The onset of 'relevance deprivation syndrome'

By Carrie Cox
Updated November 6 2012 - 12:21am, first published June 11 2010 - 1:16am
The onset of 'relevance deprivation syndrome'
The onset of 'relevance deprivation syndrome'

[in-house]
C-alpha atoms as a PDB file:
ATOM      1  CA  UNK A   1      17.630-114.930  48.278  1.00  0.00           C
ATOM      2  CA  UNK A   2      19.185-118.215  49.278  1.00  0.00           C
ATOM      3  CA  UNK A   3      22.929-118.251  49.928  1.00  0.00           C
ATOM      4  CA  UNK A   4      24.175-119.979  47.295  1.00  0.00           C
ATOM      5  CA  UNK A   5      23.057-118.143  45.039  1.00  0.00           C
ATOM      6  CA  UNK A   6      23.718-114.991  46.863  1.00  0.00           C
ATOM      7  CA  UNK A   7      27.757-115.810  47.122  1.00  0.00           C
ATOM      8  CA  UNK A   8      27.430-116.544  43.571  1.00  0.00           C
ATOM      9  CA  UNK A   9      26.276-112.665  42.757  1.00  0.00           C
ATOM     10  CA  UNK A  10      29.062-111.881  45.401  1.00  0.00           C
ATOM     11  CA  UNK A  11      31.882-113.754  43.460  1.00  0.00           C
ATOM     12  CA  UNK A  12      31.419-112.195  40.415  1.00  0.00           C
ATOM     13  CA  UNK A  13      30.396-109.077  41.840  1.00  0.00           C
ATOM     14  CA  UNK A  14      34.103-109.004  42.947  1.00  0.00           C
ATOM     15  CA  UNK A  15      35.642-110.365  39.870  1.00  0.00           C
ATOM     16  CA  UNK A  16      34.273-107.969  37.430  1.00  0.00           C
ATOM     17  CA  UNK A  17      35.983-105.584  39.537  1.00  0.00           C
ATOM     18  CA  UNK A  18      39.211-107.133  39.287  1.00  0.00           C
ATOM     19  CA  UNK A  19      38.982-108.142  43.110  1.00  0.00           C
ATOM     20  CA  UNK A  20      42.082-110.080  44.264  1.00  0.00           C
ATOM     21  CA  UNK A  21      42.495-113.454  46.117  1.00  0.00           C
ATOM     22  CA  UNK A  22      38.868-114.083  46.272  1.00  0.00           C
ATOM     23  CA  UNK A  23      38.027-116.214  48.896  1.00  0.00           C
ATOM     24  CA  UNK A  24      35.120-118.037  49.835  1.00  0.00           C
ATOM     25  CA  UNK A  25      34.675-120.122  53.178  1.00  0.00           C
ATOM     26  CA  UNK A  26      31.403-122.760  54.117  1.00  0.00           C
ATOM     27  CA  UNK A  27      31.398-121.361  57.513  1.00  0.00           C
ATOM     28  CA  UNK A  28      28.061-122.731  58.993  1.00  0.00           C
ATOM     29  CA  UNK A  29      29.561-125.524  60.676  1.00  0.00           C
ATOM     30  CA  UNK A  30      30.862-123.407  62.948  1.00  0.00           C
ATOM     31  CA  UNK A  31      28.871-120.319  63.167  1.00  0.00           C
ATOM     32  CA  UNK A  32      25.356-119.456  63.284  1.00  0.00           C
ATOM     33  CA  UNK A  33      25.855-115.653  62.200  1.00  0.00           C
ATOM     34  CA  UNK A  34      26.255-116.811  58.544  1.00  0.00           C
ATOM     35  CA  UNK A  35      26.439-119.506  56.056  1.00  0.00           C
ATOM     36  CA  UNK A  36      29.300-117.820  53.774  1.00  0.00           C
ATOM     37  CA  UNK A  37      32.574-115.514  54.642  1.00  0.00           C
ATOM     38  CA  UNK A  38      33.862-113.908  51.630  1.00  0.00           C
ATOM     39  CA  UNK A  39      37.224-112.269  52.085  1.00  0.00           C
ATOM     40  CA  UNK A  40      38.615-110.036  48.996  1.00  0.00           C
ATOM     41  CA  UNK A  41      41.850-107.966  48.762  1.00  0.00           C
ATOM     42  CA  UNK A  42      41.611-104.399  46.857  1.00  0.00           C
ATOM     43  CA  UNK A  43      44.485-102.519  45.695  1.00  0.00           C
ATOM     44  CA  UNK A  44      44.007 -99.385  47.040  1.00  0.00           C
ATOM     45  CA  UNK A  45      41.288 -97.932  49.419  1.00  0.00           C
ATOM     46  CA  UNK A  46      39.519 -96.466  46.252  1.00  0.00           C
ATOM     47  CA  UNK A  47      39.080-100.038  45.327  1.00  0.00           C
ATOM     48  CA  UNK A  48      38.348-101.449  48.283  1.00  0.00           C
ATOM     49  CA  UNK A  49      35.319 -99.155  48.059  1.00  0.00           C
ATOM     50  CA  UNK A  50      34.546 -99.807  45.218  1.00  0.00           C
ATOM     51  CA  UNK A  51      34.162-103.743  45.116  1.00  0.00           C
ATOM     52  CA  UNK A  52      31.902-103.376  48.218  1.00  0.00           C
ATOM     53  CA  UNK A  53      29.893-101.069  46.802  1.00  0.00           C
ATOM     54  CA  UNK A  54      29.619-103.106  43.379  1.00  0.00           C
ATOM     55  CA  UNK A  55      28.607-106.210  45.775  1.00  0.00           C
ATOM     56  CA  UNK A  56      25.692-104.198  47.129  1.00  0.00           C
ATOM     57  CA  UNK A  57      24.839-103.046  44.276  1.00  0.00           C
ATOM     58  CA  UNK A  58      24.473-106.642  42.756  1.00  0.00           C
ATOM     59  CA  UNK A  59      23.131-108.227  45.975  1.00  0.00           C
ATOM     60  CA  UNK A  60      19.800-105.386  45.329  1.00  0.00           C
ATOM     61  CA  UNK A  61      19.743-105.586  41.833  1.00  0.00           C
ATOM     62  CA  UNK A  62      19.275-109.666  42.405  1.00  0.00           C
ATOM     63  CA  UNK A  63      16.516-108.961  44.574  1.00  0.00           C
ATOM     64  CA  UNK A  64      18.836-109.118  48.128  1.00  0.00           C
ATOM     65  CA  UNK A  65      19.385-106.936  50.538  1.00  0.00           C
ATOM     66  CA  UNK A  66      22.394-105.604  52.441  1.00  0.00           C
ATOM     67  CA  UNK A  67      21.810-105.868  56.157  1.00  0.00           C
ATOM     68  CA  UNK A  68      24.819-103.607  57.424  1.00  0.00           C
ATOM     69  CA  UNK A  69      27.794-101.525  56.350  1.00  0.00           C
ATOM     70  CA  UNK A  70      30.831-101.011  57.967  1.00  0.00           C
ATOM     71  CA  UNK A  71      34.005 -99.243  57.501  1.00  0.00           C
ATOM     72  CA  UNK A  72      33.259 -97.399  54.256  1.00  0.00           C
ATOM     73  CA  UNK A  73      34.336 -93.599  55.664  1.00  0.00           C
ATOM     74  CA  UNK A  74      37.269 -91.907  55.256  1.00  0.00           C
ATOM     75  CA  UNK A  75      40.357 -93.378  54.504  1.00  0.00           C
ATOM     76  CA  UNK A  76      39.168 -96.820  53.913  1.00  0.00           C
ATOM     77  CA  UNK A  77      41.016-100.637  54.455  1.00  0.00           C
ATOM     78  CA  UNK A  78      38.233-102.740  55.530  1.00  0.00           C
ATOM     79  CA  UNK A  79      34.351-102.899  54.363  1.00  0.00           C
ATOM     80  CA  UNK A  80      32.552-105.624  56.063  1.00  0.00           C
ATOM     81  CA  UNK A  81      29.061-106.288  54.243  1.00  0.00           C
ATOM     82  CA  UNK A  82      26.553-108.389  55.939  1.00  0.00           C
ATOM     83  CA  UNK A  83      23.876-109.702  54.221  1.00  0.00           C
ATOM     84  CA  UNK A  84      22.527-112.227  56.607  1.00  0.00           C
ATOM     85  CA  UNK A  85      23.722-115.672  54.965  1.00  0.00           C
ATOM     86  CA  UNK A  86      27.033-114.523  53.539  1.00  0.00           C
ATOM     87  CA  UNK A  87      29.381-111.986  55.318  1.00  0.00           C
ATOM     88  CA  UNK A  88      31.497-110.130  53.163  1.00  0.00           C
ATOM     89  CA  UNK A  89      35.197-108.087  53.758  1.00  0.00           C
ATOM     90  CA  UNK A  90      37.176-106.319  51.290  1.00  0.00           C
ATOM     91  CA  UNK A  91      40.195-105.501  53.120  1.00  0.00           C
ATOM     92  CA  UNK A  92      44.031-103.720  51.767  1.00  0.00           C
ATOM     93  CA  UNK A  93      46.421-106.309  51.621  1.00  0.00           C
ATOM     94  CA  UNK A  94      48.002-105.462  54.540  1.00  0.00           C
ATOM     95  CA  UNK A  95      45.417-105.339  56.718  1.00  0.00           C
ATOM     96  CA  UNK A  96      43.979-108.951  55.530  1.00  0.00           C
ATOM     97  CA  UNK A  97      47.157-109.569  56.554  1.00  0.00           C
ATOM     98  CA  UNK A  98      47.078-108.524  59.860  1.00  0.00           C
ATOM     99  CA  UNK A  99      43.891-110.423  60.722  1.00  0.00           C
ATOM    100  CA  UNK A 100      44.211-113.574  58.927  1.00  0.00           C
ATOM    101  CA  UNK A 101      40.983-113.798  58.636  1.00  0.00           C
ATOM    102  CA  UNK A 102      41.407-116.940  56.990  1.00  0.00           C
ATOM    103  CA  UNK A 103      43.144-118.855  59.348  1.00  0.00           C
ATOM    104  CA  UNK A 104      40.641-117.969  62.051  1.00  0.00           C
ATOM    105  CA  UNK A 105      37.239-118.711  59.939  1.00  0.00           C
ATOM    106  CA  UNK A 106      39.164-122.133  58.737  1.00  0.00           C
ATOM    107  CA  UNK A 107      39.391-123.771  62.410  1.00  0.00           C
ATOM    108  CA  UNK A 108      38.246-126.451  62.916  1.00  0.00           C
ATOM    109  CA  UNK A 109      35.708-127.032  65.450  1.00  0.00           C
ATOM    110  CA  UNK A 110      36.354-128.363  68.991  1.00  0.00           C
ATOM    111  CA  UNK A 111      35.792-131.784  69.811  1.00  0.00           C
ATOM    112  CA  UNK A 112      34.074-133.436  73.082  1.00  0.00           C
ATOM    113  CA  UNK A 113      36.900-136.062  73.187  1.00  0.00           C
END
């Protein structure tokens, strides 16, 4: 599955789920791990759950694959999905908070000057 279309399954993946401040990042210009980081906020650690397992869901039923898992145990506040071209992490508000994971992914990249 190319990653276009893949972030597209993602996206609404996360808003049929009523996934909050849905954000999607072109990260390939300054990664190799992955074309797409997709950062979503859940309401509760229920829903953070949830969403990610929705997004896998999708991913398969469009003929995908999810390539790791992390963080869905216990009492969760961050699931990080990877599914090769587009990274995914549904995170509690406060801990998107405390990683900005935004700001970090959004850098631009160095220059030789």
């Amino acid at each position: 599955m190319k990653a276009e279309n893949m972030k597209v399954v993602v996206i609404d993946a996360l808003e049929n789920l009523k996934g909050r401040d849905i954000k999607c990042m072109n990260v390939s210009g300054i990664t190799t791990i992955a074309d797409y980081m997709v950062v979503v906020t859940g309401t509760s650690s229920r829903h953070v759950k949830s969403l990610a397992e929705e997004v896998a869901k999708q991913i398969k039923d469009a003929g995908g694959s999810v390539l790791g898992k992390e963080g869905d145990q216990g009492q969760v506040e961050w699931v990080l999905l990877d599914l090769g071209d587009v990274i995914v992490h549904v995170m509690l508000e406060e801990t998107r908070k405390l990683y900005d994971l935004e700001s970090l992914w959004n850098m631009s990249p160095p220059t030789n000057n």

There's no mistaking which moment it was that precipitated my father's retreat from wider society.It was the moment he was told that his services were "no longer required". The company he worked for was "consolidating" its sales force, "shifting its focus" and "targeting new profit streams".In a parallel dimension, they call it sacking the old buggers and hiring young guns.Dad thought about suing them. He considered, briefly, mounting a case for unfair dismissal. But it all seemed too hard and when you've effectively been told that you're old and tired, well, that description can quickly become a self-fulfilling prophecy.It wasn't as though my father hadn't himself been contemplating early retirement. It wasn't as though he needed the cash. But what really hurt was suddenly appearing rather … irrelevant.Former Australian politician Gareth Evans coined the term "relevance deprivation syndrome" after his retirement, lamenting the sudden feeling of social impotence that confronted him when he was no longer privy to the inner workings of Parliament. He reportedly hated watching and reading political news stories, knowing that he'd played no role in their execution.Apparently it's a syndrome common among retired politicians (and might explain why Peter Costello and Paul Keating still feel the need to toss about their opinions like peanut shells in a saloon bar), but it's certainly not unique to politics, nor even to humans.My mother has a 14-year-old border collie who has permanent residence on her back doorstep. Jess is old and she is tired, but there is no disputing her place within the home. Last week my brother and his girlfriend came to temporarily (Ha! We'll see) board at Mum's house, bringing with them their newest acquisition - a four-month-old Shitzu pup complete with its own fashion line.This snow-white ball of prancing fluff leaps about the house like Paris Hilton in a bar, trying on new cutesy poses for size and scurrying into every nook and cranny, possibly looking for spare intellect. My children are delighted with this dog, called - I kid you not - Biscuit, all but forgetting about the other canine occupant of the home whom they used to love so dearly."Jess will need counselling after this," I said to Mum. "She feels completely irrelevant."Indeed she does look quite depressed (despite my attempts to compensate for everyone else's fickleness) and the simple fact is she may never get past this. Jess has glimpsed the future and seen that one day soon it will be dominated by dogs that fit inside handbags. The back doorstep will be empty.Of course, there are ways to make ourselves continue to feel relevant in life, even as our footprints grow smaller. We can take on charitable causes; give something back to the community and hope that happy feelings follow. We can, like my father-in-law, continue returning to our old haunts - the tennis club, the cadet unit - and enjoy the satisfaction of being perennially recognised.We can reinvent ourselves completely; even embrace anonymity and take off around the world seeking new adventures. A one-way ticket to Delusion, please!Or we can simply remind the people around us that a bit of extra attention wouldn't hurt. Some extra long pats. A tummy tickle. A conversation beyond the weather. A surprise lunch invitation. At the very least, a careful, loving look at the person, the dog, whatever, that you once were … and always will be.

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